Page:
Sunday, 23 October 2016

Cameroon Train Crash:Transport Minister Ordered Increase of Wagons, Bears Responsibility?

Since the occurrence of the Eseka train tragedy, in Cameroon several government ministers have been in the media trying to explain what must have happened, proposing solutions, but above all, trying to trade accusations and apportion blame.

Cameroon's Minister of Transport, Edgar Alain Mebe Ngo’o within 48 hours has made a series of declarations which can be described as contradictory and give the impression that he is trying to put the entire blame on the door steps of Cameroon Railway Cooperation Camrail.

The critical questions seem to be, how can a train that was supposed to transport 600 passengers finally carry  1336 of them? Why were some passengers following declarations from survivors not registered on the passenger manifest? Who gave instructions for 8 wagons to be added to the train? Could a railway line constructed in 1908 support the weight of the wagons?

At 1:00 pm Cameroon time, October 21 2015, the transport boss was on the Cameroon Radio, CRTV, with the following statement, explaining what measures government had taken following the collapse of a portion of the Douala Yaounde highway at Matomb. Mebe Ngo’o said:

“At the level of the Ministry and with regard to rail transportation, the capacities of the trains have been significantly reinforced. Train number 152 of 10:25 am from Yaounde to Douala and train number 153 of 14:45 pm from Douala to Yaounde have been equipped with additional 8 wagons which offered additional capacities of 680 places per train. 

In total we have 1336 places. I prescribed to Camrail, taken into consideration the situation to take special additional measures to increase the capacity of the train," the Minister is on record with that declaration.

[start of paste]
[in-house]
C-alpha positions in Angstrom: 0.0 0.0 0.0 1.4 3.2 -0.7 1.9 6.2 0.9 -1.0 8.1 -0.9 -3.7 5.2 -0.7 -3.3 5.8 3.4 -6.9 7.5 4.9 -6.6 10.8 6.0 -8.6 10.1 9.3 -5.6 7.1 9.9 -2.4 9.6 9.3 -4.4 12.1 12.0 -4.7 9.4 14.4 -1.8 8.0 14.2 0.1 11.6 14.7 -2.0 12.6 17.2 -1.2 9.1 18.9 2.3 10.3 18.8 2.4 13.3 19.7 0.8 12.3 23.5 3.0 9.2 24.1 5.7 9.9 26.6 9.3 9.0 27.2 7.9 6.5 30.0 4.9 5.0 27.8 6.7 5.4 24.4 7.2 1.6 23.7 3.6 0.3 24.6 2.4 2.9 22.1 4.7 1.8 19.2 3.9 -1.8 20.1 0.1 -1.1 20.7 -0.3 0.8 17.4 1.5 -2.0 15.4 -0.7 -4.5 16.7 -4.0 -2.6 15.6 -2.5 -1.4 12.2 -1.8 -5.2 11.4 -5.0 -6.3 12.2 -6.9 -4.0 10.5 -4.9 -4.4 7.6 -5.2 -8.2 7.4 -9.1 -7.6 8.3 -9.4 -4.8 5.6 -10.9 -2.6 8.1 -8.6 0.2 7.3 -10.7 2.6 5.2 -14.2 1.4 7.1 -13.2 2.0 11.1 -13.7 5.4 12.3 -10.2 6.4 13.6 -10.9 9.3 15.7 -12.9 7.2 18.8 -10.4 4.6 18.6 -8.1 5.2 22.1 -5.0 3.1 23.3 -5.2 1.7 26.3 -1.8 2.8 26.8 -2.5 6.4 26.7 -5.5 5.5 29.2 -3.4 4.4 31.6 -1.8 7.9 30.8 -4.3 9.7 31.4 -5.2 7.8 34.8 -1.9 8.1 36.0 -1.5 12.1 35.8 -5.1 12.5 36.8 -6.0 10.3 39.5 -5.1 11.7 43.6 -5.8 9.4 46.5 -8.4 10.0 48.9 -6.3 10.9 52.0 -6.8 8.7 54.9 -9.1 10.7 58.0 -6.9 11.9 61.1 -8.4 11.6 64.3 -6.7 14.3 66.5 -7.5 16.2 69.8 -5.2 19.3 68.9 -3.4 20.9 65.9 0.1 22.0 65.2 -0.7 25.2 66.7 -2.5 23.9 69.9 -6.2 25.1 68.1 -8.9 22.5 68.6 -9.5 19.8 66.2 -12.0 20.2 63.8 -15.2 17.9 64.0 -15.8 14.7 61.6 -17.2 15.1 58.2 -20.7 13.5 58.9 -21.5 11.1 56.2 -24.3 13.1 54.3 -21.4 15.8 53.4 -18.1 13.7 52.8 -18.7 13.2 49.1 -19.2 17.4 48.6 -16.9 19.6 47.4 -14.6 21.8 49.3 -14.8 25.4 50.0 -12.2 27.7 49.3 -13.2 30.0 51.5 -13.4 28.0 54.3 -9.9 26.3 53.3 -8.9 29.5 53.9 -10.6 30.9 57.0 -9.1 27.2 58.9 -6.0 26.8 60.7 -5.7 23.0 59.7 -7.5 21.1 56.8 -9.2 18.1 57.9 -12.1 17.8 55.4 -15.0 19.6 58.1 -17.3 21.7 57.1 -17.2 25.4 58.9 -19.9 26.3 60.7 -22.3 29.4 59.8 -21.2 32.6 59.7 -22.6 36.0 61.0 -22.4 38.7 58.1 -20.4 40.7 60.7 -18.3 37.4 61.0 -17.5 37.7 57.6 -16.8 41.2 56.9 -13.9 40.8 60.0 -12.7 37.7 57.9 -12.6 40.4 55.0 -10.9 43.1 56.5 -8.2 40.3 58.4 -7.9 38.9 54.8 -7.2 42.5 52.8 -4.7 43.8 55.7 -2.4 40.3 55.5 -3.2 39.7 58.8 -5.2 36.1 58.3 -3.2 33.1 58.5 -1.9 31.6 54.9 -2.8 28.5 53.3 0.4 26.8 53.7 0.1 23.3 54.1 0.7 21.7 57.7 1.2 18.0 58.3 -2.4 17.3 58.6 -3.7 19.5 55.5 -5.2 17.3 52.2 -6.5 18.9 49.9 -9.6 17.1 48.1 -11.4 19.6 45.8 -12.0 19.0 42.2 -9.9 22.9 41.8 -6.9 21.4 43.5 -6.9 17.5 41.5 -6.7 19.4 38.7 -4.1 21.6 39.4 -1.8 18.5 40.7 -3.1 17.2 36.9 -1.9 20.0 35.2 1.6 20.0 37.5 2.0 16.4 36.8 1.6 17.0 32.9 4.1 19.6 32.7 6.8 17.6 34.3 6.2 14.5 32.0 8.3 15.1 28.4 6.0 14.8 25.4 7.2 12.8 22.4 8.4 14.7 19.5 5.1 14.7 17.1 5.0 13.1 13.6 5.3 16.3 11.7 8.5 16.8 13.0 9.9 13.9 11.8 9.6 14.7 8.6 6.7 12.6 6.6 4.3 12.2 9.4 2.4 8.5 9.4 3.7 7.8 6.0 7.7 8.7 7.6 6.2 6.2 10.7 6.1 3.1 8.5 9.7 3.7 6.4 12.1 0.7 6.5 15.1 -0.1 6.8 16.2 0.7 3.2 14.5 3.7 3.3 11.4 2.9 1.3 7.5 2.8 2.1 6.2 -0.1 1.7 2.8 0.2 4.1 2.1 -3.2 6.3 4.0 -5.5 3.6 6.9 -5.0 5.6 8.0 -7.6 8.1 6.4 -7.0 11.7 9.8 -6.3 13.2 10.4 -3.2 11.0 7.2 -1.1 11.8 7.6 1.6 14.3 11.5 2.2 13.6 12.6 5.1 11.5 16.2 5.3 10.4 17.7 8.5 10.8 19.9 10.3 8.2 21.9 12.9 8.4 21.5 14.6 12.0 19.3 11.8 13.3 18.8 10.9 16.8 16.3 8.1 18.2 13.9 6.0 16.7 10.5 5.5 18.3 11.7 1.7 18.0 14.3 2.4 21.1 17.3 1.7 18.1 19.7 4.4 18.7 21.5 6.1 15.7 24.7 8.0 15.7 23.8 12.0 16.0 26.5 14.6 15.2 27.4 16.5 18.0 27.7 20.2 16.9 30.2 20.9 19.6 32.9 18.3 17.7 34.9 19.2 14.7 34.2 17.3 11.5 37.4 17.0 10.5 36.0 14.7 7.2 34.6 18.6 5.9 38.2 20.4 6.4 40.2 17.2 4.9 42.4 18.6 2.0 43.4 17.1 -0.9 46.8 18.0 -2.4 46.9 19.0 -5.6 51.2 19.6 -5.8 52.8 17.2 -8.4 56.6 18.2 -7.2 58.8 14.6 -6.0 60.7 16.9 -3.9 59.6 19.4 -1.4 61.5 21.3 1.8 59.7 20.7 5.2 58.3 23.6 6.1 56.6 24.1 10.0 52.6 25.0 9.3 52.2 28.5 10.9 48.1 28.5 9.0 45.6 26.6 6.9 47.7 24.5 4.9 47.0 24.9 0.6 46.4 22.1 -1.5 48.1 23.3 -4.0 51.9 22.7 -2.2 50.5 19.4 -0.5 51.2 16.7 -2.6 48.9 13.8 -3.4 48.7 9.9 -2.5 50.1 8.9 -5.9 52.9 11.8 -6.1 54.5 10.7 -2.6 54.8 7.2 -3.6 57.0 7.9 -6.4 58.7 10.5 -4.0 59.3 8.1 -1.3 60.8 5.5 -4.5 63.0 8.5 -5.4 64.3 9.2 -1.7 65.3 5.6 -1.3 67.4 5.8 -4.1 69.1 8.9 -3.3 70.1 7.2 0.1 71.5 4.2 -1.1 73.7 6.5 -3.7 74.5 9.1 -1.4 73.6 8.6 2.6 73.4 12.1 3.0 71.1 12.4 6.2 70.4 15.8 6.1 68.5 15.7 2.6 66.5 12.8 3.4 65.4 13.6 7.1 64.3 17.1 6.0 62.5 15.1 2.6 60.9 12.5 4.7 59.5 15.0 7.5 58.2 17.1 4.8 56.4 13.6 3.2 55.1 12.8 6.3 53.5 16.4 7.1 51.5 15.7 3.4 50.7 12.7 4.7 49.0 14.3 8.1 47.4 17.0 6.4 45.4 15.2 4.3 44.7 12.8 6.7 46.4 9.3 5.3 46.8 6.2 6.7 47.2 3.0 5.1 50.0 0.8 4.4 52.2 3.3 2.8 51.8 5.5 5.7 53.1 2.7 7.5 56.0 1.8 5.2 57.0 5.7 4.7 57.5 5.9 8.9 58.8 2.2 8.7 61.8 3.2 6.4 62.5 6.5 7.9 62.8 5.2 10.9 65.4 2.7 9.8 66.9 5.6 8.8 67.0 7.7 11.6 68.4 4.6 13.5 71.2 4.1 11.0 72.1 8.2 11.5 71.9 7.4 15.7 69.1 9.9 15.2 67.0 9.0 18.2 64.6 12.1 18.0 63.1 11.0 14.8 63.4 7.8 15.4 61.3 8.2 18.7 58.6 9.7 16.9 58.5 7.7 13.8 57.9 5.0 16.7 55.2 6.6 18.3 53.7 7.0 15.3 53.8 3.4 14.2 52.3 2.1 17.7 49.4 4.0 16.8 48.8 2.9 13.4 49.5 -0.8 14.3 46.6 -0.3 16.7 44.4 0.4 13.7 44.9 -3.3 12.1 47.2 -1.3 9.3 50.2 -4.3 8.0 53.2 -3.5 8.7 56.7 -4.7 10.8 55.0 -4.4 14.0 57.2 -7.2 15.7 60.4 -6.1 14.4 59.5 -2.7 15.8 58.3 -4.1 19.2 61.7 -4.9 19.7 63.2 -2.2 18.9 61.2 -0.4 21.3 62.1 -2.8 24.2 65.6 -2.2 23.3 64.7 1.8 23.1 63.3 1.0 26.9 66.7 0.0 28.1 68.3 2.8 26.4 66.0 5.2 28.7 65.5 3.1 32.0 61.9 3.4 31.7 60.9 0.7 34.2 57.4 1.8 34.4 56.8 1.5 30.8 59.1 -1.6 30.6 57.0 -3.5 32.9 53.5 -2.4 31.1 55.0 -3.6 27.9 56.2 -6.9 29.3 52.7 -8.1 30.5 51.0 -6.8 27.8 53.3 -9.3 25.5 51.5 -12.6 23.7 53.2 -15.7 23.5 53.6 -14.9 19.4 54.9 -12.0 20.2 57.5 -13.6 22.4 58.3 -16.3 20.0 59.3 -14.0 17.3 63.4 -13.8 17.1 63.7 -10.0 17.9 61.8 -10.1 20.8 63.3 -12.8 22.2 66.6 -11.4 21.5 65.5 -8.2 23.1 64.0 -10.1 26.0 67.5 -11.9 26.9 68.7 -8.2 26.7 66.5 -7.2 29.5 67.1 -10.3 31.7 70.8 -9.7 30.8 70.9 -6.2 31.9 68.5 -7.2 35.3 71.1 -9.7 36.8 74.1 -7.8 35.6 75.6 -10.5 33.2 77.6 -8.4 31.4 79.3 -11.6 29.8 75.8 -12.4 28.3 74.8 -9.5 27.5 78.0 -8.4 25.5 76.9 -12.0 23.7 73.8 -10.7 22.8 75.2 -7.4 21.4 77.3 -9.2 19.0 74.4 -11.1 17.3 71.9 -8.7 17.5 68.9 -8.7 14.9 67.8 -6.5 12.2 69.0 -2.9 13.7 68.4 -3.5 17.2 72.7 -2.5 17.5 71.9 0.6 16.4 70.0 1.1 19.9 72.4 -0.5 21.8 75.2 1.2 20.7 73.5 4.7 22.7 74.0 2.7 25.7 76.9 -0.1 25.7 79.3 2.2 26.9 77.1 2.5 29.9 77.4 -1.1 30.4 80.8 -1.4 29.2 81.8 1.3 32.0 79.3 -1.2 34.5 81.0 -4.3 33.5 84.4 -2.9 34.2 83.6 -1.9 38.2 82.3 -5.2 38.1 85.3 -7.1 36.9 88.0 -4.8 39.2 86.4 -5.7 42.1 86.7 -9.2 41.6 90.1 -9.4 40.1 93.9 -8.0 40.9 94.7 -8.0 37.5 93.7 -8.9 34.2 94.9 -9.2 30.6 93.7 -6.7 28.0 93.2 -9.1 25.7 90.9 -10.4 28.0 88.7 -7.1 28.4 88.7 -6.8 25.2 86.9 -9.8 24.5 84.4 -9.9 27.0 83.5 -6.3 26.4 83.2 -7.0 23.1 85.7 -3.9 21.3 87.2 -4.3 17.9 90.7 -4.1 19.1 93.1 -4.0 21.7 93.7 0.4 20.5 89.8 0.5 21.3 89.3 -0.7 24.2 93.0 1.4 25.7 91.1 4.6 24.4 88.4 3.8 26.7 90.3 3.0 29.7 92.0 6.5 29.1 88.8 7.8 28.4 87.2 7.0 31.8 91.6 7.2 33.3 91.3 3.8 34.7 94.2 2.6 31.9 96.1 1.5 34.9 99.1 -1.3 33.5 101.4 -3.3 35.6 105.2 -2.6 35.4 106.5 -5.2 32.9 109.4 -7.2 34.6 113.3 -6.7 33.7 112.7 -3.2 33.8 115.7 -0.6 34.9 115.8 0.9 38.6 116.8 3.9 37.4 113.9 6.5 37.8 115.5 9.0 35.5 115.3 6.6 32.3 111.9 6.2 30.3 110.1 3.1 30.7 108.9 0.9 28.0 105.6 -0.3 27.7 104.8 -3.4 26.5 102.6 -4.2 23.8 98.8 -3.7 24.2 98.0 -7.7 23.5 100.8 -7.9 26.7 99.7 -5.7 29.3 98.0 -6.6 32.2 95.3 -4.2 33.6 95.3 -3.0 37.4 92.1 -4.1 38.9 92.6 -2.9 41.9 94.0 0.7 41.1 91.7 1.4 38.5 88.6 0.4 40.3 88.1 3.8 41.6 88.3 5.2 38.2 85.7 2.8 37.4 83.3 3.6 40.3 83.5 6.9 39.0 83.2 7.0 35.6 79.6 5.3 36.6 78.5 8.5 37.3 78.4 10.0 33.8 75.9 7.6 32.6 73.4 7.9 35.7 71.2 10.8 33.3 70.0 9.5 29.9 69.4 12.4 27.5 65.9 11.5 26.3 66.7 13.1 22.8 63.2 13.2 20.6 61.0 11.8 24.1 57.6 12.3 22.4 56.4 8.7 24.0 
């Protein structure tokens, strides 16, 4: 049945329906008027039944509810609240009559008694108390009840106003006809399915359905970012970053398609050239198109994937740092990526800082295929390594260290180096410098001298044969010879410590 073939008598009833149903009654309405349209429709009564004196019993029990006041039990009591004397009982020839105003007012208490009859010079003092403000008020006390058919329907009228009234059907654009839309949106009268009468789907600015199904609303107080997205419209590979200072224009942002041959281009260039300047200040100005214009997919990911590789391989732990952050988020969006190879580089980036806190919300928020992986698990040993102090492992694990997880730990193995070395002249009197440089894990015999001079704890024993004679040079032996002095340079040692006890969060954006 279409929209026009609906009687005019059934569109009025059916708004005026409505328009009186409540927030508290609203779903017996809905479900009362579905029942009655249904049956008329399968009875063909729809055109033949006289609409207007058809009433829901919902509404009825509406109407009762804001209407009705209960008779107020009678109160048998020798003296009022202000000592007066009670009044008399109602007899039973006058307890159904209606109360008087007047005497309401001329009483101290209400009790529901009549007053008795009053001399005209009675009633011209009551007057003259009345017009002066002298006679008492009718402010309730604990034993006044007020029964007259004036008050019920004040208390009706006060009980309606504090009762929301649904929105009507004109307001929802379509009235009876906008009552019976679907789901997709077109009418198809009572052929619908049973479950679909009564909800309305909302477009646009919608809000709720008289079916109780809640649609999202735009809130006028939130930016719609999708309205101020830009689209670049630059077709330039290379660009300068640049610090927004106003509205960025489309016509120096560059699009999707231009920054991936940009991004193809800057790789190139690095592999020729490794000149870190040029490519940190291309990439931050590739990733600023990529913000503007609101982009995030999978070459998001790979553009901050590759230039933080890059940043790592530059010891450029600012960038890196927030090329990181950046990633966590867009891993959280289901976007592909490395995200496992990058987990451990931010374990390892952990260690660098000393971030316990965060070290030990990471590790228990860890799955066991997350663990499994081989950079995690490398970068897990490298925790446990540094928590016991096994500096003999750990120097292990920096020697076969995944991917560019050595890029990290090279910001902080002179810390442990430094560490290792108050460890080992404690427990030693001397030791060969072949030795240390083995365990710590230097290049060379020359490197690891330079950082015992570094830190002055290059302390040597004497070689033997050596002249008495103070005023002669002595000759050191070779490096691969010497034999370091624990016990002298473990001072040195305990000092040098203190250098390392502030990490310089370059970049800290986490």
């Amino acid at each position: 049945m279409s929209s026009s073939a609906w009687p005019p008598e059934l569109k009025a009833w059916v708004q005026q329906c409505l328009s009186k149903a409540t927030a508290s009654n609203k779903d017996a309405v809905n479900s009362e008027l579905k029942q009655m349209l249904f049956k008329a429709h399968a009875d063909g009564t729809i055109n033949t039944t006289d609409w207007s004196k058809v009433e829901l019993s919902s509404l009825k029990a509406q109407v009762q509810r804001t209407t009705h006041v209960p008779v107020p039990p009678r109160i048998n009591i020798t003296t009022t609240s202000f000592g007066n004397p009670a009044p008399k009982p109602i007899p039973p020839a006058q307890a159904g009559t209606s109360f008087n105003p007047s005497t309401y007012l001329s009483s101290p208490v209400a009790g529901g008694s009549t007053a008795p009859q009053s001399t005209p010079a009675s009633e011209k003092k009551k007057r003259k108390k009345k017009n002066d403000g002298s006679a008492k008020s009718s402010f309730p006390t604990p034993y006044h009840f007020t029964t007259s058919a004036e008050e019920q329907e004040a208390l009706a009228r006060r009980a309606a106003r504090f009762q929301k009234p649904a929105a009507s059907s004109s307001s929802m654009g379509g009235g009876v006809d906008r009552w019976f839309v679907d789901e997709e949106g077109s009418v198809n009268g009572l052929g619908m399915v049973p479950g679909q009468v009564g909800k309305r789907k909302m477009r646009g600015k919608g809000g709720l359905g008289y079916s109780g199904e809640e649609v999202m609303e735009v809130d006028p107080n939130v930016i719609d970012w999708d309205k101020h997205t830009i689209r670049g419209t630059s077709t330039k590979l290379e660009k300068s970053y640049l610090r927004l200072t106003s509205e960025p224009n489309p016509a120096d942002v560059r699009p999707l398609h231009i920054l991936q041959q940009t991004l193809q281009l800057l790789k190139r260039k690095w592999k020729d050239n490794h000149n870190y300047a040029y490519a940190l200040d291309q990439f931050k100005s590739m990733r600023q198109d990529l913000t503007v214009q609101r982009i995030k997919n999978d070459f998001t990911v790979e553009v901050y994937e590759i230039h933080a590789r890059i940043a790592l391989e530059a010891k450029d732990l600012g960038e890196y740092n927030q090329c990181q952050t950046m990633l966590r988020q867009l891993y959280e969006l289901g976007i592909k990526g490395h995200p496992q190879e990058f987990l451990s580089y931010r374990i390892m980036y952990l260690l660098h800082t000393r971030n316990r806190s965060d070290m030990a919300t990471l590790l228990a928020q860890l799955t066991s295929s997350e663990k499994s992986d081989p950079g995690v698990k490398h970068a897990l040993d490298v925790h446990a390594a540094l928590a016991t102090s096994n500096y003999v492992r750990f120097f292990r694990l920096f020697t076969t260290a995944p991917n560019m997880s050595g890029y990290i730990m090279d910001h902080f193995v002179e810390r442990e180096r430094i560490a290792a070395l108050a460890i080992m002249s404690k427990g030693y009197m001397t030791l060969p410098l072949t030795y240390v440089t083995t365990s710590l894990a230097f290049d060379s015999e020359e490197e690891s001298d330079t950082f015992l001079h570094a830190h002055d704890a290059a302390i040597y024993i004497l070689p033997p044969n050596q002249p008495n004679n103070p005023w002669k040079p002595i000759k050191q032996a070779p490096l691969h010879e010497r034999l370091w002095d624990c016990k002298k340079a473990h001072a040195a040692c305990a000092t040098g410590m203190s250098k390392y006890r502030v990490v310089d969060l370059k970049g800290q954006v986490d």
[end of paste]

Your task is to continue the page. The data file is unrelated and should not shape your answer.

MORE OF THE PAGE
Hours after the incident, the same Minister of Transport was on Radio France International, RFI,  denying giving any instructions to Camrail. Hear him:
"The increase in the number of wagons was on the bases of internal technical expertise. Let me precise that, it is not the first time that Camrail has increased its number of wagons. The Yaounde train station had been besieged by 2000 people who wanted to travel to Douala.  

The decision to increase the number of wagons was taken by Camrail officials. It is not the Minister who validates technical decisions at that level. The decisions are validated at the level of the railway company. 

It is not normal to look for a scapegoat at the level of the government. It is premature to establish who is responsible. Let us wait for investigations to clear the air," Mebe Ngo’o still on record declared.

While Camrail officials are yet of make an official statement on who actually gave instructions and why it was obeyed given the dangers involved, it is incomprehensible that a train which use to travel with 8 wagons, finds itself  pulling eight additional wagons. 

Worst of all with passengers not registered in the train's manifest as declared by some survivors of the crash.

A trainee construction Project manager at the Loughborough University in UK , Callistus Fonjong, who has described as extremely dangerous, the container that has been buried by Cameroonian authorities at Matomb, 

as a temporary measure to ease circulation between Douala and Yaounde, has raised similar and other questions in a statement.

“If a train conductor/driver is used to controlling for instance 5 wagons, it's not the same as controlling 13 wagons. A guy who drives a 7 ton vehicle would have difficulties driving a trailer. He needs special training and must pass a driving test to drive a trailer. So, you must verify if the train conductor has the appropriate license to drive a train with that number of wagons. They should investigate the last time he drove a train of that length. 

Secondly, when adding wagons, it needs extra work and expertise to BRACE the wagons. Brace is a kind of tool used to tight joints. Were the people/technicians who put the wagons together qualified to do it? They could be qualified, but did they actually knot or brace the connecting wagons properly? 

Again, were the right braces used to brace the wagons? If not, the wagons were not tight enough to guarantee the safety of the train. Finally were the rails constructed to carry that amount of load? What about the floor or the ground? Was it designed for that weight?" Fonjong questioned. There are indications that the number of deceased victims can be far more than the 70 advanced by the Cameroon authorities.

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